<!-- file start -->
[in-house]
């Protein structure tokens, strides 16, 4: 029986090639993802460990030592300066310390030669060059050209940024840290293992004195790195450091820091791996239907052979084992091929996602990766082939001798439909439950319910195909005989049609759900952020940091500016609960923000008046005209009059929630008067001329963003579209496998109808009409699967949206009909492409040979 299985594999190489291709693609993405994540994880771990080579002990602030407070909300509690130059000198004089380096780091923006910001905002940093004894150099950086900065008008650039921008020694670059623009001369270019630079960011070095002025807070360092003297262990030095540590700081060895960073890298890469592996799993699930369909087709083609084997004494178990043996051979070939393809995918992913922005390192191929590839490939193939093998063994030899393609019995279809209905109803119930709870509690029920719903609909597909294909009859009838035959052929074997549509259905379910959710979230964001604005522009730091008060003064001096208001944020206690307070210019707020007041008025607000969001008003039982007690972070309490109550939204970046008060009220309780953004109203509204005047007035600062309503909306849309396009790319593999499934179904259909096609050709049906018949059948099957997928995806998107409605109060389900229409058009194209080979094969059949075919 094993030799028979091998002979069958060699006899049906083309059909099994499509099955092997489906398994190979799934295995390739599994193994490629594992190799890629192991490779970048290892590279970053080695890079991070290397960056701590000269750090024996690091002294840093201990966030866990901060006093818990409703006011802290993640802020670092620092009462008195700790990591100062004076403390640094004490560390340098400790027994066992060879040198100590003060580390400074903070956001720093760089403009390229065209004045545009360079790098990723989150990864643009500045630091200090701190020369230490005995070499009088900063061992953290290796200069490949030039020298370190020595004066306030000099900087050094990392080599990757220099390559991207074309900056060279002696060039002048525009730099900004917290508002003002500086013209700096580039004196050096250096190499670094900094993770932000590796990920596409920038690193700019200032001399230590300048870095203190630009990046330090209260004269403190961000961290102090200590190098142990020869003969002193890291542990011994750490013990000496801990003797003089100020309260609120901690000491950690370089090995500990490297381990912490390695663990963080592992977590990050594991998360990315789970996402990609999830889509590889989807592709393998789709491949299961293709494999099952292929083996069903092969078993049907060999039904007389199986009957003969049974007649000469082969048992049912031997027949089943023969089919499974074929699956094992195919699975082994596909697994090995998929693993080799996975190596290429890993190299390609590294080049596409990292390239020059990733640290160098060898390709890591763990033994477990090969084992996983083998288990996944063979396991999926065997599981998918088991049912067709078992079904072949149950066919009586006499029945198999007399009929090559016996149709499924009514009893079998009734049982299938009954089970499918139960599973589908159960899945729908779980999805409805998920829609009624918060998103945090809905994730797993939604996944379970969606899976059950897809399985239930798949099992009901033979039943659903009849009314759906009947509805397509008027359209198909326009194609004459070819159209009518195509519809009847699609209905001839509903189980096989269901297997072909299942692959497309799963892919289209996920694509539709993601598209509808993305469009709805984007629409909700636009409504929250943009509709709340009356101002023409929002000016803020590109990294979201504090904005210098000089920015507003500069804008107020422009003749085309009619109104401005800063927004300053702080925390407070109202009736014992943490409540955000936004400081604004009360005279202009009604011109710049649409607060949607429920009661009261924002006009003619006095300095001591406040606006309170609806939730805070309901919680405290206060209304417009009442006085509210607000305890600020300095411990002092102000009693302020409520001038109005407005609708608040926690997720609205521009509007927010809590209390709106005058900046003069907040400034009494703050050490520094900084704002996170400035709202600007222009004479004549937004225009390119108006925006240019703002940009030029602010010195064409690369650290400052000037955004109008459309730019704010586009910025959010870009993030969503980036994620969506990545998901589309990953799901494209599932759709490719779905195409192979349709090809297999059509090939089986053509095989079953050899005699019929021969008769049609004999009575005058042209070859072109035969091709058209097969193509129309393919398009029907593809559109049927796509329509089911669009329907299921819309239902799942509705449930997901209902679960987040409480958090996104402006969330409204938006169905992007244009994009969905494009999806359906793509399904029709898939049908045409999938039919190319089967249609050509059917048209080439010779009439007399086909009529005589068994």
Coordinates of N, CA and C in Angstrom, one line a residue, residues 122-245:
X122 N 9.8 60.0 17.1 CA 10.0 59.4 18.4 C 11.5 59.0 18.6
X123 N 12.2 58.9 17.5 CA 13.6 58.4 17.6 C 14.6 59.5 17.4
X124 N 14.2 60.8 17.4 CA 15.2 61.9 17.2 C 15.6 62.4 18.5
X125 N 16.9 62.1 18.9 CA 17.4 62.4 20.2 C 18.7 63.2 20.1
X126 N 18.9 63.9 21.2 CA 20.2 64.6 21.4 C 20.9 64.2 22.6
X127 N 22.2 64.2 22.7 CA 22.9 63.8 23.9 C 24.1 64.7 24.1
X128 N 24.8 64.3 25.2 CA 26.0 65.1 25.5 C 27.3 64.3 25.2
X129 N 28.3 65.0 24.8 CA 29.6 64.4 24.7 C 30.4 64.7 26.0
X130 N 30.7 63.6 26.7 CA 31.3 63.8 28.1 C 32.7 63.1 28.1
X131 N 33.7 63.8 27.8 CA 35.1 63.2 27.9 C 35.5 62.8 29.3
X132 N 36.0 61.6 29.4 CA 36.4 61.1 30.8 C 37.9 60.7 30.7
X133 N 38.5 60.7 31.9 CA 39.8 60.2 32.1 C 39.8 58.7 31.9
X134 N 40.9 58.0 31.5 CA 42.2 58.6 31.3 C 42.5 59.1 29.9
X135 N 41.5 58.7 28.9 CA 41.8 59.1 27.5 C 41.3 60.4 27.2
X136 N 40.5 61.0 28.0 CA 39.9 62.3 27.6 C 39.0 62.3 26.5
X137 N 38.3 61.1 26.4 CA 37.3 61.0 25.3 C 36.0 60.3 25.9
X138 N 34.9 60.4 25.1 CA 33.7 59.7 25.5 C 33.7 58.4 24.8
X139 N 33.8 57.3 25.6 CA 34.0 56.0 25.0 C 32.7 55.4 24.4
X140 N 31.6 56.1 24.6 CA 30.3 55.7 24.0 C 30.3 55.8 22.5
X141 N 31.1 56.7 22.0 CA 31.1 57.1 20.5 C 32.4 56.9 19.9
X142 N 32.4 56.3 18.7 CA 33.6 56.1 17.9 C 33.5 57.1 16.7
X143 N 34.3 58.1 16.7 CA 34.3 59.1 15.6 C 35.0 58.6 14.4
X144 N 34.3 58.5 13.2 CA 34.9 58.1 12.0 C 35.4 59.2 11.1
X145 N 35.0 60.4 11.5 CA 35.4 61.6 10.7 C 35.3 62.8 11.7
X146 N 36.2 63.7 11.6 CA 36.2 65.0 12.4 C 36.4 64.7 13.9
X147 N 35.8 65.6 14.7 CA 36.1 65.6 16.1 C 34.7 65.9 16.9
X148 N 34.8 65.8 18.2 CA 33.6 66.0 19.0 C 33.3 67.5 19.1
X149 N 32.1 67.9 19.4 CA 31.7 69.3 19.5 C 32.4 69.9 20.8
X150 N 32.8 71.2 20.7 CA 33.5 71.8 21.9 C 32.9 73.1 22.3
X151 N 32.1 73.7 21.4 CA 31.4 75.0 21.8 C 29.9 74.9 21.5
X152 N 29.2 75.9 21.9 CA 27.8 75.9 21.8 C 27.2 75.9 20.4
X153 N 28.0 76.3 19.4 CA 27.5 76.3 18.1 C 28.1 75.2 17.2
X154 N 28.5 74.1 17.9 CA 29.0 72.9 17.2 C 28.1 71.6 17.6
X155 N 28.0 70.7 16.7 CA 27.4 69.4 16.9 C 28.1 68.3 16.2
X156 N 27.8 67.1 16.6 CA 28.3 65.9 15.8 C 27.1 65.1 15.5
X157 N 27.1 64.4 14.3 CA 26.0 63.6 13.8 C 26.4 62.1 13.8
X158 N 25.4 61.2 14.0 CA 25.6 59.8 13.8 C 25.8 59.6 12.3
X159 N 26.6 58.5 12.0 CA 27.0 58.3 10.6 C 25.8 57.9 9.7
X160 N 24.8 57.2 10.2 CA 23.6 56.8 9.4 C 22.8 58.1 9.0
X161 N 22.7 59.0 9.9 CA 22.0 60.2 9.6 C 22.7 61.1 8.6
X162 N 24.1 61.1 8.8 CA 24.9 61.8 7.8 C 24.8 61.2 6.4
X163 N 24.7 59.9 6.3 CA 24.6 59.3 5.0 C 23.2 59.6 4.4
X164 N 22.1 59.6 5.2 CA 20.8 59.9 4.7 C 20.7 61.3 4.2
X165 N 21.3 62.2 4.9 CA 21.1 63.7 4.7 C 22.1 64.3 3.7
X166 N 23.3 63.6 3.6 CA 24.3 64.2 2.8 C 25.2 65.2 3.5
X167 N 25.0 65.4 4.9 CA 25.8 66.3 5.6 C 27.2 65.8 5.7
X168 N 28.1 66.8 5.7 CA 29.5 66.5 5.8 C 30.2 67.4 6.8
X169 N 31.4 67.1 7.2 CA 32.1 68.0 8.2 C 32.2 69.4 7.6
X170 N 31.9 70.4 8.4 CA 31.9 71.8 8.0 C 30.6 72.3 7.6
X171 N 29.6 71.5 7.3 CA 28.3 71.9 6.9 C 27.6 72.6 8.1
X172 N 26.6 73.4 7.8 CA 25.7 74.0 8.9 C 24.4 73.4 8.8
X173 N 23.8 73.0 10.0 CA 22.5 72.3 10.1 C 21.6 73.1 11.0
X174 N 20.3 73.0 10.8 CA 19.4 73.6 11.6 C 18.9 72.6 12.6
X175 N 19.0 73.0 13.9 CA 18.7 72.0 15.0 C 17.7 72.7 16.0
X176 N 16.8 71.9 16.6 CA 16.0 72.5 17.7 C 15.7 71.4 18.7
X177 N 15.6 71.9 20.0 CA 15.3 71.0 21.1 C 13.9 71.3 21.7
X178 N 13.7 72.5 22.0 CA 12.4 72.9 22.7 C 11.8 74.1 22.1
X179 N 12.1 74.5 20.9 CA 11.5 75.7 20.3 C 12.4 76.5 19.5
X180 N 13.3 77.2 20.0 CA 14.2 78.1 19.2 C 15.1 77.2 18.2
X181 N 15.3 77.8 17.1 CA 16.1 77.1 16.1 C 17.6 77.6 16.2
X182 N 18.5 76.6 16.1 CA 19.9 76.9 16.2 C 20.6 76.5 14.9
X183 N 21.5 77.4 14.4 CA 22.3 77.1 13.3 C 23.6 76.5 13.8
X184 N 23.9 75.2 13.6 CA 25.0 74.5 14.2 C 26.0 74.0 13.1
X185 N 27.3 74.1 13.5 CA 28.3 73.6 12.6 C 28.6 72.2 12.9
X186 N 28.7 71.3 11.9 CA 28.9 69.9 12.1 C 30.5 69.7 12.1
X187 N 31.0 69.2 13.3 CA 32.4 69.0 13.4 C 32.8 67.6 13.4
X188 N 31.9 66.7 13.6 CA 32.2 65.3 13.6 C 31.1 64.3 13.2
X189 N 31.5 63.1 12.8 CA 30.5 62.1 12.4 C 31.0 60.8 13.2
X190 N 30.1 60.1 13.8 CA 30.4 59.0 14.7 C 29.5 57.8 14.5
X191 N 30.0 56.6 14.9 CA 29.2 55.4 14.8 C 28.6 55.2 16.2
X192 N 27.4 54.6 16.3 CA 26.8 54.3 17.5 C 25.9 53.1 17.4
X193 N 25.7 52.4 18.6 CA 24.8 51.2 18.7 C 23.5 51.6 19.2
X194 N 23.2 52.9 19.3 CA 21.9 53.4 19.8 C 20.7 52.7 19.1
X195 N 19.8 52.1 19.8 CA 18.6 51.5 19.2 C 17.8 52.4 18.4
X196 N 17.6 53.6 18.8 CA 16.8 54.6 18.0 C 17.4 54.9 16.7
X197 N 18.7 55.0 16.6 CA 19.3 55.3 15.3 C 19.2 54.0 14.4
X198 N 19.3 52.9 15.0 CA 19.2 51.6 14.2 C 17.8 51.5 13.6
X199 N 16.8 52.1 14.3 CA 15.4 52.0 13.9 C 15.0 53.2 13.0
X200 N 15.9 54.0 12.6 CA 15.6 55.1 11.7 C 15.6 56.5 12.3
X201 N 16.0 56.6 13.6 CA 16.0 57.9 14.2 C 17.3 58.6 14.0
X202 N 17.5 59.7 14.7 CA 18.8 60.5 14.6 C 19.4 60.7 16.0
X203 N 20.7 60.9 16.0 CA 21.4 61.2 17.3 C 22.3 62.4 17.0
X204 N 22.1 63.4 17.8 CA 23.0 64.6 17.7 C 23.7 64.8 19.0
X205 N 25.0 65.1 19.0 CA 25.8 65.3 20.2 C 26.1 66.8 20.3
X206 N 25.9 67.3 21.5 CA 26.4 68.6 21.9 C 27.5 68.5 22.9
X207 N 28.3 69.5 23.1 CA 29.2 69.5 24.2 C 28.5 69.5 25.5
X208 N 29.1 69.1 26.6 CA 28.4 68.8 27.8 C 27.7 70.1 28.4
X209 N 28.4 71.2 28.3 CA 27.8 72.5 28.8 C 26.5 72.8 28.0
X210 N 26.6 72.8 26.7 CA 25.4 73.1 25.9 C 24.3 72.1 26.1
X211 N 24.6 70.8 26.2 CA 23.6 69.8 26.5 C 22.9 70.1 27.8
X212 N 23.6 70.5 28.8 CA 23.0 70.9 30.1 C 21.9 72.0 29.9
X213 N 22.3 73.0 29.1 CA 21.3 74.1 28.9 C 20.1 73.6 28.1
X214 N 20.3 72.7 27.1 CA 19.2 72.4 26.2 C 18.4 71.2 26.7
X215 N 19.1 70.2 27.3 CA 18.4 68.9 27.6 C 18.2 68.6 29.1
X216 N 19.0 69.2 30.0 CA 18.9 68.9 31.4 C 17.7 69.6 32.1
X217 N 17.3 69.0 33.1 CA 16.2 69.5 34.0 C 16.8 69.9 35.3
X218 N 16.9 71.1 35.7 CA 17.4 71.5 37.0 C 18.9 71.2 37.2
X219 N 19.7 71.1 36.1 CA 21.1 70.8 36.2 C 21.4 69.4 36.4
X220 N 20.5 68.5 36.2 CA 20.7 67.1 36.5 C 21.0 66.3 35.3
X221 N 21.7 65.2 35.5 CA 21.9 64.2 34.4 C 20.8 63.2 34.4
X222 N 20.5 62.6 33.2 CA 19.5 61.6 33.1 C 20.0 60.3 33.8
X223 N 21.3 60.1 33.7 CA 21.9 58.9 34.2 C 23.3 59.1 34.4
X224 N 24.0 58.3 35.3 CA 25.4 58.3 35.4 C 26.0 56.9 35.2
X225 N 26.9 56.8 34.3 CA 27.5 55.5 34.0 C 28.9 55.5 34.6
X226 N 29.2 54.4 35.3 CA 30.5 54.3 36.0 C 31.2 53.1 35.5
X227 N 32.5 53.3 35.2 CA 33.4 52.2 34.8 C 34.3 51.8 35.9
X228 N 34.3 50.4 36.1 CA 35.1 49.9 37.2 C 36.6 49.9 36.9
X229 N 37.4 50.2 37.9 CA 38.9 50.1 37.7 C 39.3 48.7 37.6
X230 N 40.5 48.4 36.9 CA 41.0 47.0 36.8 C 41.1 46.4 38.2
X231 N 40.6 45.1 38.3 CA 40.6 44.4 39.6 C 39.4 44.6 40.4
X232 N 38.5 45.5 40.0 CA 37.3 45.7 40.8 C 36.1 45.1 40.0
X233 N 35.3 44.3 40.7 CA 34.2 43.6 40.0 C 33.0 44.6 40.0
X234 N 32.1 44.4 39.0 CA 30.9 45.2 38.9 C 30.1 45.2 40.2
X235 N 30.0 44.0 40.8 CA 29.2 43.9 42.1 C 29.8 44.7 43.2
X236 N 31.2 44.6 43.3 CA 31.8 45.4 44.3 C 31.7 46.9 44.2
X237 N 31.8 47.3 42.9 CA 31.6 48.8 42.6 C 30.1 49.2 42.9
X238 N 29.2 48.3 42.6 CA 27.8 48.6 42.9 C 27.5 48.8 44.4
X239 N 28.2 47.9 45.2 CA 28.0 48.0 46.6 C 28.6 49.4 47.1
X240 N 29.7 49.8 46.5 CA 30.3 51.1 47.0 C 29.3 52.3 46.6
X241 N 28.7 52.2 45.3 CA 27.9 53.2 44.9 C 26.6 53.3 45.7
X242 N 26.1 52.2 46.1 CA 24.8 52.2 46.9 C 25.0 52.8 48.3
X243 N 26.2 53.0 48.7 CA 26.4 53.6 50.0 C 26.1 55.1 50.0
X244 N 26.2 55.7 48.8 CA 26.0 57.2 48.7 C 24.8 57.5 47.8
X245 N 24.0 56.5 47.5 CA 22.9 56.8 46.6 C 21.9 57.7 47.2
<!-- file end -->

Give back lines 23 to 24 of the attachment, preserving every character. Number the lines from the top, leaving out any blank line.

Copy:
X141 N 31.1 56.7 22.0 CA 31.1 57.1 20.5 C 32.4 56.9 19.9
X142 N 32.4 56.3 18.7 CA 33.6 56.1 17.9 C 33.5 57.1 16.7